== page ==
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Lipogenesis and redox balance in nitrogen-fixing pea bacteroids

Terpolilli, J.J., Masakapalli, S.K., Karunakaran, R., Webb, I.U.C., Green, R., Watmough, N.J., Kruger, N.J., Ratcliffe, R.G., Poole, P.S. and Zhulin, I.B. (2016) Lipogenesis and redox balance in nitrogen-fixing pea bacteroids. Journal of Bacteriology, 198 (20). pp. 2864-2875.

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Link to Published Version: http://dx.doi.org/10.1128/JB.00451-16
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Abstract

Within legume root nodules, rhizobia differentiate into bacteroids that oxidize host-derived dicarboxylic acids, which is assumed to occur via the tricarboxylic acid (TCA) cycle to generate NAD(P) H for reduction of N-2. Metabolic flux analysis of laboratory- grown Rhizobium leguminosarum showed that the flux from [C-13] succinate was consistent with respiration of an obligate aerobe growing on a TCA cycle intermediate as the sole carbon source. However, the instability of fragile pea bacteroids prevented their steady-state labeling under N-2-fixing conditions. Therefore, comparative metabolomic profiling was used to compare free-living R. leguminosarum with pea bacteroids. While the TCA cycle was shown to be essential for maximal rates of N-2 fixation, levels of pyruvate (5.5-fold reduced), acetyl coenzyme A (acetyl-CoA; 50-fold reduced), free coenzyme A (33-fold reduced), and citrate (4.5-fold reduced) were much lower in bacteroids. Instead of completely oxidizing acetyl-CoA, pea bacteroids channel it into both lipid and the lipid-like polymer poly-beta-hydroxybutyrate (PHB), the latter via a type III PHB synthase that is active only in bacteroids. Lipogenesis may be a fundamental requirement of the redox poise of electron donation to N-2 in all legume nodules. Direct reduction by NAD(P) H of the likely electron donors for nitrogenase, such as ferredoxin, is inconsistent with their redox potentials. Instead, bacteroids must balance the production of NAD(P) H from oxidation of acetyl-CoA in the TCA cycle with its storage in PHB and lipids.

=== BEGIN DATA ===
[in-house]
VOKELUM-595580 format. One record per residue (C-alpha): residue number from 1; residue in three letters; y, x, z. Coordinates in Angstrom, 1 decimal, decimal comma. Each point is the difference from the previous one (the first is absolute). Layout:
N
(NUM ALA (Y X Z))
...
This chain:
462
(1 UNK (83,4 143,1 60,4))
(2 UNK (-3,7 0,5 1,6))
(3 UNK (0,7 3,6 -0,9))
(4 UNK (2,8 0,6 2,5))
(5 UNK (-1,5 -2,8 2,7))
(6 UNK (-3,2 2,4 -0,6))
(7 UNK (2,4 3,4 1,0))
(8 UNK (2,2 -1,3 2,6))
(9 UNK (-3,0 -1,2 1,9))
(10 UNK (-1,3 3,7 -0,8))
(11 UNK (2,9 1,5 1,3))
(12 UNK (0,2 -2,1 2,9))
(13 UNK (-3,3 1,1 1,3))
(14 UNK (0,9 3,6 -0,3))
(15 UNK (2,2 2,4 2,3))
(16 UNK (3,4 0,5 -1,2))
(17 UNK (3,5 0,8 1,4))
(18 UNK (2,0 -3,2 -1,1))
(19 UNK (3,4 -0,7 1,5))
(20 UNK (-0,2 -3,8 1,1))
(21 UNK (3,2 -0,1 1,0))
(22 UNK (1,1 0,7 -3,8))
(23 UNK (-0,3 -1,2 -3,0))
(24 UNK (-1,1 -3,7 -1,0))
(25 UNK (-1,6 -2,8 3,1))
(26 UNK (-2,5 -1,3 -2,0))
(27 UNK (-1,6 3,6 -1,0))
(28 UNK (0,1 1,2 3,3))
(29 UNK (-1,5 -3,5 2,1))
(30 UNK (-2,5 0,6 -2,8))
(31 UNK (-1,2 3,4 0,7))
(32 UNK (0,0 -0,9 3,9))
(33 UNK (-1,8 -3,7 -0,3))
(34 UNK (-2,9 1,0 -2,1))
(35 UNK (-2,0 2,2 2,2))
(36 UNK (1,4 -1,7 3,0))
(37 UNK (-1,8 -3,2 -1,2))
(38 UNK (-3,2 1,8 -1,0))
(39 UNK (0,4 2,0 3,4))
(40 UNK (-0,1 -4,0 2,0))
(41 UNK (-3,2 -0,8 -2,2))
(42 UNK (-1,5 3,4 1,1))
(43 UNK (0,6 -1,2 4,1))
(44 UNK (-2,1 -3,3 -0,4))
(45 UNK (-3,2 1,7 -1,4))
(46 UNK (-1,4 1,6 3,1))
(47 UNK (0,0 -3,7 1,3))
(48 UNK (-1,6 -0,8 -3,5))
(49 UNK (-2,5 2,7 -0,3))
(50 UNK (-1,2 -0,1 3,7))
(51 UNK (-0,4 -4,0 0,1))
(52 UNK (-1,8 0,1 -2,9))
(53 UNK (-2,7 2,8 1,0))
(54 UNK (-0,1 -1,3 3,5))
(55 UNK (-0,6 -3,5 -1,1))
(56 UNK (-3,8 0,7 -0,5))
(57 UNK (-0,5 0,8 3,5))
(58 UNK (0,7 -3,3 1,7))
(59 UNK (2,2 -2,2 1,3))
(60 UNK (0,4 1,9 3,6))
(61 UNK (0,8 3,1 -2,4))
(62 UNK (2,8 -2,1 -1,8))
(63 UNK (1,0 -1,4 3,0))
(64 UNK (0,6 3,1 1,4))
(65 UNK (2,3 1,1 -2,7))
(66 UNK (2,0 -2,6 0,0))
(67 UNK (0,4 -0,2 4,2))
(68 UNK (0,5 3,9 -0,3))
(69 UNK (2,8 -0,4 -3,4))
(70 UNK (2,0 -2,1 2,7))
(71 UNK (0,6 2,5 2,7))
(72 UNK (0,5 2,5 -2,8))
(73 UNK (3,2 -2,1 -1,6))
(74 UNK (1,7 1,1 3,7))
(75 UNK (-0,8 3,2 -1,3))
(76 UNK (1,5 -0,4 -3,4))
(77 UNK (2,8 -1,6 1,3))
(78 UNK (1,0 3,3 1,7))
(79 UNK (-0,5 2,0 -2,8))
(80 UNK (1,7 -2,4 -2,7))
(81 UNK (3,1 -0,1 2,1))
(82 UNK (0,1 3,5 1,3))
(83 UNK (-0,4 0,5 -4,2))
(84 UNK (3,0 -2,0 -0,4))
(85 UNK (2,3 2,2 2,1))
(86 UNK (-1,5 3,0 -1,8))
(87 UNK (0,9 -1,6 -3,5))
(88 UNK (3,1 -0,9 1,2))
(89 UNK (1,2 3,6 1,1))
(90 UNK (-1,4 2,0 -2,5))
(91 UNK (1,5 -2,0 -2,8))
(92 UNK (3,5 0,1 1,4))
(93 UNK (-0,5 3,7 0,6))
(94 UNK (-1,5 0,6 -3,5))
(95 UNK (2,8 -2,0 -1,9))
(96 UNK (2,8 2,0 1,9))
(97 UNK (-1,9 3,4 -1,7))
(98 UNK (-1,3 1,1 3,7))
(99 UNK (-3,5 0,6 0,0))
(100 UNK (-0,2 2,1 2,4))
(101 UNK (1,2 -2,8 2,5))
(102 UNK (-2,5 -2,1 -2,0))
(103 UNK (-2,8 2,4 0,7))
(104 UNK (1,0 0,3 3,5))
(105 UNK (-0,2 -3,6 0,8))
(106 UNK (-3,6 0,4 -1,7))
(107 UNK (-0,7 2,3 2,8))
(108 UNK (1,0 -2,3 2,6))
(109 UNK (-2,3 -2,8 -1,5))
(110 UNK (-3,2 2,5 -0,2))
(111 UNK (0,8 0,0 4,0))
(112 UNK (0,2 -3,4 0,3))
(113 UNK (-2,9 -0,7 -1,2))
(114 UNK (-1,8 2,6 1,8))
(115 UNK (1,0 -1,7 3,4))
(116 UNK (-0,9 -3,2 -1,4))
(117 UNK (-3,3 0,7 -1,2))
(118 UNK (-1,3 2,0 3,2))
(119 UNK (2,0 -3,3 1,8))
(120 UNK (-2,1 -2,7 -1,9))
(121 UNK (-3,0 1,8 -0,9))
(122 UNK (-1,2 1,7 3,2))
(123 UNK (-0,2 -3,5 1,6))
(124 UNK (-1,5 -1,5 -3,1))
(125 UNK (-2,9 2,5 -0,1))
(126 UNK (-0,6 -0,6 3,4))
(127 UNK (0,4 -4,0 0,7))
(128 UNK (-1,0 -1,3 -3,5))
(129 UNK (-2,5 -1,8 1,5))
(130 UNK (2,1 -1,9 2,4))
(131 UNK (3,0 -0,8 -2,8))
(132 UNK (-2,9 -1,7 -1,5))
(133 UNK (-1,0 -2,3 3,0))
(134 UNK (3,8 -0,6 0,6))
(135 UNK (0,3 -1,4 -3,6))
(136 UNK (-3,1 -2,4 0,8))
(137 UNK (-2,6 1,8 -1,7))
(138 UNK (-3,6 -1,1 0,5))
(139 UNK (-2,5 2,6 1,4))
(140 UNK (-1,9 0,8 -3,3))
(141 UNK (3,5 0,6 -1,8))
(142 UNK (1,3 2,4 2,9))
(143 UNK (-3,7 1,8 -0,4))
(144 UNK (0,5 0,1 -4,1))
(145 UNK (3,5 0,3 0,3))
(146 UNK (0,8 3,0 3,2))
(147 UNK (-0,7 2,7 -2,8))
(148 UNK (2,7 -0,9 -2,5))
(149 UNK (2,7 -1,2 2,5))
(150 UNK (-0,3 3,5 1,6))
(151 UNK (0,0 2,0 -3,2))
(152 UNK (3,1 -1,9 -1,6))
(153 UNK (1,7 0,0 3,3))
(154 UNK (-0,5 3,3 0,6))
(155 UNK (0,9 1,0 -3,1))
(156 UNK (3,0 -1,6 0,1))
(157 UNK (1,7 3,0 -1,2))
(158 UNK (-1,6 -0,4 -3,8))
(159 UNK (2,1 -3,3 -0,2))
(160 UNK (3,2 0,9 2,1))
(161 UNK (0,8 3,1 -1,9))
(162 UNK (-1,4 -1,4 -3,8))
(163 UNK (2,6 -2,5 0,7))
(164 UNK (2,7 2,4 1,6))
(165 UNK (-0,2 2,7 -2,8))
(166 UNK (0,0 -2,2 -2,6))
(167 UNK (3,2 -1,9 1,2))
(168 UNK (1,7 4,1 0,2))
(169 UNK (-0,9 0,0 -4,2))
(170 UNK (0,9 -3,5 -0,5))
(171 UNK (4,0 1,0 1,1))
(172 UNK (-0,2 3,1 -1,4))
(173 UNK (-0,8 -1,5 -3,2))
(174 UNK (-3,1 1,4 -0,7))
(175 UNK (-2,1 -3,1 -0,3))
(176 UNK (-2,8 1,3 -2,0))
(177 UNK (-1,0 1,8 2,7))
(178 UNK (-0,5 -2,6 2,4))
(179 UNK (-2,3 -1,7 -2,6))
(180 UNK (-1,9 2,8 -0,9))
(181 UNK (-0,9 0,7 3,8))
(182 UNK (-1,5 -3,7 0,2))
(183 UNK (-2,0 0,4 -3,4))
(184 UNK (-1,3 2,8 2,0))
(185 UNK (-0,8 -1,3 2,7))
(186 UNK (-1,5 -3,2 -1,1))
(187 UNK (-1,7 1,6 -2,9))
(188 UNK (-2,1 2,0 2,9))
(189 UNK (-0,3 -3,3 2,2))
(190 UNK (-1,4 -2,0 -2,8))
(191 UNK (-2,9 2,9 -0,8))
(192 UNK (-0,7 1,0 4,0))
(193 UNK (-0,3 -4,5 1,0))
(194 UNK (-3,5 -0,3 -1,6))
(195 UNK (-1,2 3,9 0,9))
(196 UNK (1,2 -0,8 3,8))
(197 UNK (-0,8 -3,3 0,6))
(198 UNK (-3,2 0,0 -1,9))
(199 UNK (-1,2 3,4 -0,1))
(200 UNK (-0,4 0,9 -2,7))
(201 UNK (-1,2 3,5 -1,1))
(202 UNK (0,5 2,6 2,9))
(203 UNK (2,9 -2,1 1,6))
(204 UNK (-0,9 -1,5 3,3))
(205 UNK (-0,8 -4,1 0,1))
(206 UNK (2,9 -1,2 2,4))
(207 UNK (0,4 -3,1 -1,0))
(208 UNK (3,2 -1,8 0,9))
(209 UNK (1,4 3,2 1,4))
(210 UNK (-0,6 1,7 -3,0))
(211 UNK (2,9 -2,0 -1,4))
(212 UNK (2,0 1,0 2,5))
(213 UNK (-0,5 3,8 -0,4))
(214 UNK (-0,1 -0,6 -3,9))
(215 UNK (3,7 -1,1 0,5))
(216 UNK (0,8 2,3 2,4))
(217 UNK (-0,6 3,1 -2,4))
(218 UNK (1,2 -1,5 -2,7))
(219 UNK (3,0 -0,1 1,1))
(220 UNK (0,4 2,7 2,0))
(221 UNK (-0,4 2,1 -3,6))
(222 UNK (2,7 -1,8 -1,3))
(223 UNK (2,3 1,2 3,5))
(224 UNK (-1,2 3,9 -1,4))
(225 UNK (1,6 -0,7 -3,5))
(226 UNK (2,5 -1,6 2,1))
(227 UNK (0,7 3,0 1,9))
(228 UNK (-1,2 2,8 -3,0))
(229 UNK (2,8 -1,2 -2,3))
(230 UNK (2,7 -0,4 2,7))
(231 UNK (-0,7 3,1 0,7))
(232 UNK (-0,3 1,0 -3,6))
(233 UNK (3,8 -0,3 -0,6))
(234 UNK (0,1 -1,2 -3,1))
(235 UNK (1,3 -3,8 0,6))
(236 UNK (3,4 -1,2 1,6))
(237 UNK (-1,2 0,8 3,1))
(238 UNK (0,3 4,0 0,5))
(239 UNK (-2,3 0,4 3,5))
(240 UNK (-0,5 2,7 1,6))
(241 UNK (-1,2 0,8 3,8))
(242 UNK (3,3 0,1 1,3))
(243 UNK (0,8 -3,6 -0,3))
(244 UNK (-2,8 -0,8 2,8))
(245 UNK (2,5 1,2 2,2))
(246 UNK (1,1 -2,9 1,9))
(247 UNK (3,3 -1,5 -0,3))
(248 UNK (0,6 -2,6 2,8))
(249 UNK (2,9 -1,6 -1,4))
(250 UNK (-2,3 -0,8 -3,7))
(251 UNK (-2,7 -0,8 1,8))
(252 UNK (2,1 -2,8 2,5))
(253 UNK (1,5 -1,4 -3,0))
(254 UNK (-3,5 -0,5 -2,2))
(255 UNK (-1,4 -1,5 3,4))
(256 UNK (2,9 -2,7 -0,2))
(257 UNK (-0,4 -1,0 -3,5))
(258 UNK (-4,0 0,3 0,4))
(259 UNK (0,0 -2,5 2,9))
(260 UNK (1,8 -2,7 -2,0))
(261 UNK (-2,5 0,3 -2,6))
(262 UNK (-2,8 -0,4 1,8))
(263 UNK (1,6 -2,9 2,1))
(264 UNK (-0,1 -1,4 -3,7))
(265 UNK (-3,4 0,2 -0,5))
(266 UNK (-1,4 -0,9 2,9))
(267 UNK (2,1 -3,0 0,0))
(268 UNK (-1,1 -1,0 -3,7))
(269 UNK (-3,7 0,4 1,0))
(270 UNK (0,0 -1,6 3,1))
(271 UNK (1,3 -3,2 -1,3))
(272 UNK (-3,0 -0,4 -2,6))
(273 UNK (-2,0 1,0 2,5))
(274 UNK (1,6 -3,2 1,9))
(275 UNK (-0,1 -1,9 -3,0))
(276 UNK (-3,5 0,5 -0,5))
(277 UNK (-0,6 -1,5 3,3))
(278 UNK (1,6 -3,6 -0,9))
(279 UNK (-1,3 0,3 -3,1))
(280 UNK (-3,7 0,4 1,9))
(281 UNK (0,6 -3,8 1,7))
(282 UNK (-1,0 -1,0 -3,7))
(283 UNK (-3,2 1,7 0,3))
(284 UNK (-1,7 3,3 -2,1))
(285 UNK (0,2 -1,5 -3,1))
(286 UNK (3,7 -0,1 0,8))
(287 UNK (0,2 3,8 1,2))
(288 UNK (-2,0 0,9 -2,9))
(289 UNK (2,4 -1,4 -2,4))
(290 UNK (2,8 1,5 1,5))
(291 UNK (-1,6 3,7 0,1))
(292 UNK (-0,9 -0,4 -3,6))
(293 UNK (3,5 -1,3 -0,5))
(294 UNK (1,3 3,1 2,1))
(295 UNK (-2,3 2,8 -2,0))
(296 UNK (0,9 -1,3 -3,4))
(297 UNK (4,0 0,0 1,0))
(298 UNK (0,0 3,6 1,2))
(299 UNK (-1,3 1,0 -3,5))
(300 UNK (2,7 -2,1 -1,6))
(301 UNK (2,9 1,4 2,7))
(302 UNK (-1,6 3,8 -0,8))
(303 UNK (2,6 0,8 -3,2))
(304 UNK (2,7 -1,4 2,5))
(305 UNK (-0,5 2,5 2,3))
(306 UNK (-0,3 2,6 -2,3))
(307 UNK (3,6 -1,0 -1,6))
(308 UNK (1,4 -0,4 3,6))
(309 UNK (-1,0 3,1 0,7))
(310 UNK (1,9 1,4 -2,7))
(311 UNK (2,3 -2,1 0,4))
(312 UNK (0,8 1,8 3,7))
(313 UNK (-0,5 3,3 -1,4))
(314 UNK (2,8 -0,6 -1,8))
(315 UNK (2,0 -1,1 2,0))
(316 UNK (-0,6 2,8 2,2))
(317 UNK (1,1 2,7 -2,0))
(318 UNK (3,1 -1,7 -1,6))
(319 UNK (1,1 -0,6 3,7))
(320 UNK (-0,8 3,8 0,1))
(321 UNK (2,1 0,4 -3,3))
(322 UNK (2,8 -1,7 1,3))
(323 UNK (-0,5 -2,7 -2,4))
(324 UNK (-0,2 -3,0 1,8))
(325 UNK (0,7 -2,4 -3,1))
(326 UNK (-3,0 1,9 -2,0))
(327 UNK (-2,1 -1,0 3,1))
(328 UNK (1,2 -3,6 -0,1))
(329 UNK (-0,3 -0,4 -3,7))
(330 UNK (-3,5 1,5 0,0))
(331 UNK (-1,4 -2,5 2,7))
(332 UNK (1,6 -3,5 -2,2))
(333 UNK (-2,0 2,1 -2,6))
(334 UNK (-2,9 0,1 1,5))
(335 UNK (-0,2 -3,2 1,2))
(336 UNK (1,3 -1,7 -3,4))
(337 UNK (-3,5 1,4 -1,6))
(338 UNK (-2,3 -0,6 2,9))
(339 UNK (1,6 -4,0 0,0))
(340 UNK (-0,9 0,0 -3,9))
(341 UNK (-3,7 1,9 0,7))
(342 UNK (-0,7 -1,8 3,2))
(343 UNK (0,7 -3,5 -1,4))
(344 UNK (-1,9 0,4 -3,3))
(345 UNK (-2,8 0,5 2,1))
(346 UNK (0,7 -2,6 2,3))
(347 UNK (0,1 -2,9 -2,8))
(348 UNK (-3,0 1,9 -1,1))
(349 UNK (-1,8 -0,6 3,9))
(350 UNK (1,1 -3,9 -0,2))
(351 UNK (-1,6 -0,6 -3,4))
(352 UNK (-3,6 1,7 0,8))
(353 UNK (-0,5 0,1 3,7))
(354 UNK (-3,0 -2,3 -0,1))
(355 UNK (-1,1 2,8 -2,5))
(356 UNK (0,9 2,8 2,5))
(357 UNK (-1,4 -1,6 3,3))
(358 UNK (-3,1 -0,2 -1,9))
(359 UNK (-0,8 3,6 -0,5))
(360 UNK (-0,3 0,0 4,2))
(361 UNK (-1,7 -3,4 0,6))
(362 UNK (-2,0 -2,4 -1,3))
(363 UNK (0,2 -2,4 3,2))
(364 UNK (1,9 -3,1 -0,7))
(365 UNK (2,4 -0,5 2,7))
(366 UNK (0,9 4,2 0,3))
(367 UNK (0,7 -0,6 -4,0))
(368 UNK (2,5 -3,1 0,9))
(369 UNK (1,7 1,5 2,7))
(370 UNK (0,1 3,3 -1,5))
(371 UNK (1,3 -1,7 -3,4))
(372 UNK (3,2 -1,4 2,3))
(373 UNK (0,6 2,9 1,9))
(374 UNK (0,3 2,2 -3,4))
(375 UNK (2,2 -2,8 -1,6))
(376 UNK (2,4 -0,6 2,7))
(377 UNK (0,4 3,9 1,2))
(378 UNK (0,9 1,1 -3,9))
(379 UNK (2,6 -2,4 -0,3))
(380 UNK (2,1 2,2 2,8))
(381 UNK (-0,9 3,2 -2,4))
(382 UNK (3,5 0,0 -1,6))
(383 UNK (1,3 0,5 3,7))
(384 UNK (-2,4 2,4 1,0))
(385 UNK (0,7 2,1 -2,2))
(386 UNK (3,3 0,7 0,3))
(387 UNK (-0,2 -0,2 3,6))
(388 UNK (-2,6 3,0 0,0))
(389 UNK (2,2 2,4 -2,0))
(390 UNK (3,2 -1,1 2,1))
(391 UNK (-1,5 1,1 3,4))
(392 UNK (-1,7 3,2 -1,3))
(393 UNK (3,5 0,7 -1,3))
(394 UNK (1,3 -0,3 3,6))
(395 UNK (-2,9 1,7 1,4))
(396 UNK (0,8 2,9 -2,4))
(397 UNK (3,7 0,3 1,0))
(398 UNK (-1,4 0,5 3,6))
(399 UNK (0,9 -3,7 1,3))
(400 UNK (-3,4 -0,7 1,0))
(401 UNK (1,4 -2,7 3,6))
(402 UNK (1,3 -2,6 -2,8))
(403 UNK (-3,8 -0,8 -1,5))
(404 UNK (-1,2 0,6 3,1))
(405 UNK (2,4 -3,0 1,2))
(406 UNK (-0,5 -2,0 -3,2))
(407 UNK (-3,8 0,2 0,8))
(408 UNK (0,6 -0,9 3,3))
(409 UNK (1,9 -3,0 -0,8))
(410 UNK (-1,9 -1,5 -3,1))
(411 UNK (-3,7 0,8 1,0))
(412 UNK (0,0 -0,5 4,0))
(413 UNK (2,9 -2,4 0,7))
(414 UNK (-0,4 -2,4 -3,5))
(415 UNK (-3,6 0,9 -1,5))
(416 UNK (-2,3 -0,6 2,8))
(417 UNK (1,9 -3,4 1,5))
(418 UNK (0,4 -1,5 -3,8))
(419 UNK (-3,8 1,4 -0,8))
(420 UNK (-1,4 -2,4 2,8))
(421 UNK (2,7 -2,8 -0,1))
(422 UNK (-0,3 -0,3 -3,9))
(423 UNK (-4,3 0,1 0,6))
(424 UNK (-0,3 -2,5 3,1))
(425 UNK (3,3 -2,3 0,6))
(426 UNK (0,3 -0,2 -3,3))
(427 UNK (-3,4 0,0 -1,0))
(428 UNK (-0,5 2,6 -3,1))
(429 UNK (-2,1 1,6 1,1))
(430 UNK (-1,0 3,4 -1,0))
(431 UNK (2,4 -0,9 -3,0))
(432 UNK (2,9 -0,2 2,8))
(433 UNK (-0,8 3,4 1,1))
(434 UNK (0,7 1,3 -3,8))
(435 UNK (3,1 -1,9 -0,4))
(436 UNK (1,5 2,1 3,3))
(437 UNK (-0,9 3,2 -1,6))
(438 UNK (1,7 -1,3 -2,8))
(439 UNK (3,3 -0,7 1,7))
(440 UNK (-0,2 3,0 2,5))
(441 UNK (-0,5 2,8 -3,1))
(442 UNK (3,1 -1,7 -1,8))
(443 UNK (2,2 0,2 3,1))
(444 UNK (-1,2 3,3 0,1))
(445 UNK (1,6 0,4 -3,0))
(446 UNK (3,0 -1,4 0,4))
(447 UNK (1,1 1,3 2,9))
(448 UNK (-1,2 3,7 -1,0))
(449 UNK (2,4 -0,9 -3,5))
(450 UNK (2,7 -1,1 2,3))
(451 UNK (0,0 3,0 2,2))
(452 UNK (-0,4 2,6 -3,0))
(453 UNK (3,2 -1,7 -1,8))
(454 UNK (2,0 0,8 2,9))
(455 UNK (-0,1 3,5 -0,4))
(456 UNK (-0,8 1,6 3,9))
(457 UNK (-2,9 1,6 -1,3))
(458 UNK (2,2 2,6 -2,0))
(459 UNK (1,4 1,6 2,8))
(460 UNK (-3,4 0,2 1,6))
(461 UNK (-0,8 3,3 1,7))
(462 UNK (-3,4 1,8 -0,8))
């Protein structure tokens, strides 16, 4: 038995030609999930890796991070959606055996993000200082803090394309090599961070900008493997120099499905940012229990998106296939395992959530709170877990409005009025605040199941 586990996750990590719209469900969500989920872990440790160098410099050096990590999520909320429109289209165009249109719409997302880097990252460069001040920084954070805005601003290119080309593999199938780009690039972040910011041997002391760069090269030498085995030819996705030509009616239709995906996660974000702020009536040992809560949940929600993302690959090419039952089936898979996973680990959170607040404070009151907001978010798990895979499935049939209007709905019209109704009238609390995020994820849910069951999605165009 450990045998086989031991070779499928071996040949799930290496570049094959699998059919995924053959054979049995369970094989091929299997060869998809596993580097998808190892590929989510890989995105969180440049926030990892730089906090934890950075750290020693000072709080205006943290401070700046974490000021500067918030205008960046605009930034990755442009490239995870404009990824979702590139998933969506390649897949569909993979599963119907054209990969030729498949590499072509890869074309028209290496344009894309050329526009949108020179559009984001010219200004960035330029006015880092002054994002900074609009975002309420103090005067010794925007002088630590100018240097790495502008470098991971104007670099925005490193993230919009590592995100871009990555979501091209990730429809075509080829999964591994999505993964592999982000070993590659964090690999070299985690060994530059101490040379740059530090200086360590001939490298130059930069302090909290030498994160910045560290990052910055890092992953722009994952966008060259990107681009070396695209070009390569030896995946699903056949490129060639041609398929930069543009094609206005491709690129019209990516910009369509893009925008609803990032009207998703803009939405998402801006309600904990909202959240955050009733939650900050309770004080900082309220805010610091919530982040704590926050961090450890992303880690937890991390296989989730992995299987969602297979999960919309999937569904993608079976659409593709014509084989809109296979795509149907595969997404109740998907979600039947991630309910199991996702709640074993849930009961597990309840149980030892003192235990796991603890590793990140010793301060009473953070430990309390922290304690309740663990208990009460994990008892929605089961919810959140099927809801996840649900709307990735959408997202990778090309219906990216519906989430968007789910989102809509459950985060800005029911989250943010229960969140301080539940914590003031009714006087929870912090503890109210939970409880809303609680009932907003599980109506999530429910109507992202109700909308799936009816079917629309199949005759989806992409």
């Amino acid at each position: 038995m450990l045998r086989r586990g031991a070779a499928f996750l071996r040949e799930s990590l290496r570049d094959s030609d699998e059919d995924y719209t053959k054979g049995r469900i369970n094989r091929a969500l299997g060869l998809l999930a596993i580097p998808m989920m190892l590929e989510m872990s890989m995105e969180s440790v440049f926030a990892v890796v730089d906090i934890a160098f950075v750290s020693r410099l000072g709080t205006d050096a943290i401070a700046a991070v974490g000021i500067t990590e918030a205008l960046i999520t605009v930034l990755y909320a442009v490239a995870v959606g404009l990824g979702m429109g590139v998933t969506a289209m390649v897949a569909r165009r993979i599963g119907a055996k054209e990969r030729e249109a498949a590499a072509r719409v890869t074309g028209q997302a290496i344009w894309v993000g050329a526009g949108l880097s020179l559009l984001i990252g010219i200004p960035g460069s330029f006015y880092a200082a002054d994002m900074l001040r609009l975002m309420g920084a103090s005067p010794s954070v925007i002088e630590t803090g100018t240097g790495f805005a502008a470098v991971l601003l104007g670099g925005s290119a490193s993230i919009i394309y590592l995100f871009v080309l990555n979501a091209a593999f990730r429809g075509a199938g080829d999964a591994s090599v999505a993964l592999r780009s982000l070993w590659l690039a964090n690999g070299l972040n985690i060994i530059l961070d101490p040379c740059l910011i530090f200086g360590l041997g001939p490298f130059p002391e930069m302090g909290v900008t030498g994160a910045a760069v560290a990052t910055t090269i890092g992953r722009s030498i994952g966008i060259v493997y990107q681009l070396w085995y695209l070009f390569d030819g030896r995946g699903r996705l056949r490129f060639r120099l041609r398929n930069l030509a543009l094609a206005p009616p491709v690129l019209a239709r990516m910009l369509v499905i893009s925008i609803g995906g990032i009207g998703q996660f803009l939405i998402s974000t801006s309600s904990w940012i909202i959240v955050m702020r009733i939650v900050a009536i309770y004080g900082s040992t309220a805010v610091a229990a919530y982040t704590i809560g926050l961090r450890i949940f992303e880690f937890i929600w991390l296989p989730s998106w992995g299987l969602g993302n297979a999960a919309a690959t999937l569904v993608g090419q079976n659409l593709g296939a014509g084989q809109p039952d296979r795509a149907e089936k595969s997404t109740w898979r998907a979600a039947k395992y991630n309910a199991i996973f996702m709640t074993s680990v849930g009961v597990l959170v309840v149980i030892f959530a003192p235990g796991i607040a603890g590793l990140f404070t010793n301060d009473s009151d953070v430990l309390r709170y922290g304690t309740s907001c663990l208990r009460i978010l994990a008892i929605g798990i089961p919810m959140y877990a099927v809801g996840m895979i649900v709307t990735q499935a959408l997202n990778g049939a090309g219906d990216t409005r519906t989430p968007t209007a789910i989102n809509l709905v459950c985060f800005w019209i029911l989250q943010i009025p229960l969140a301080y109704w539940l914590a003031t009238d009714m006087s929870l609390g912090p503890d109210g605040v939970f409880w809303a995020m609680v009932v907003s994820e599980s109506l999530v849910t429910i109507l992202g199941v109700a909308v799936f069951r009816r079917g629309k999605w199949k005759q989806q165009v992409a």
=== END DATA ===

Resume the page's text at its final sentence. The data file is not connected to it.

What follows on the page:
Publication Type: Journal Article
Murdoch Affiliation: Centre for Rhizobium Studies
Publisher: American Society for Microbiology
Copyright: © 2016, American Society for Microbiology.
URI: http://researchrepository.murdoch.edu.au/id/eprint/34143
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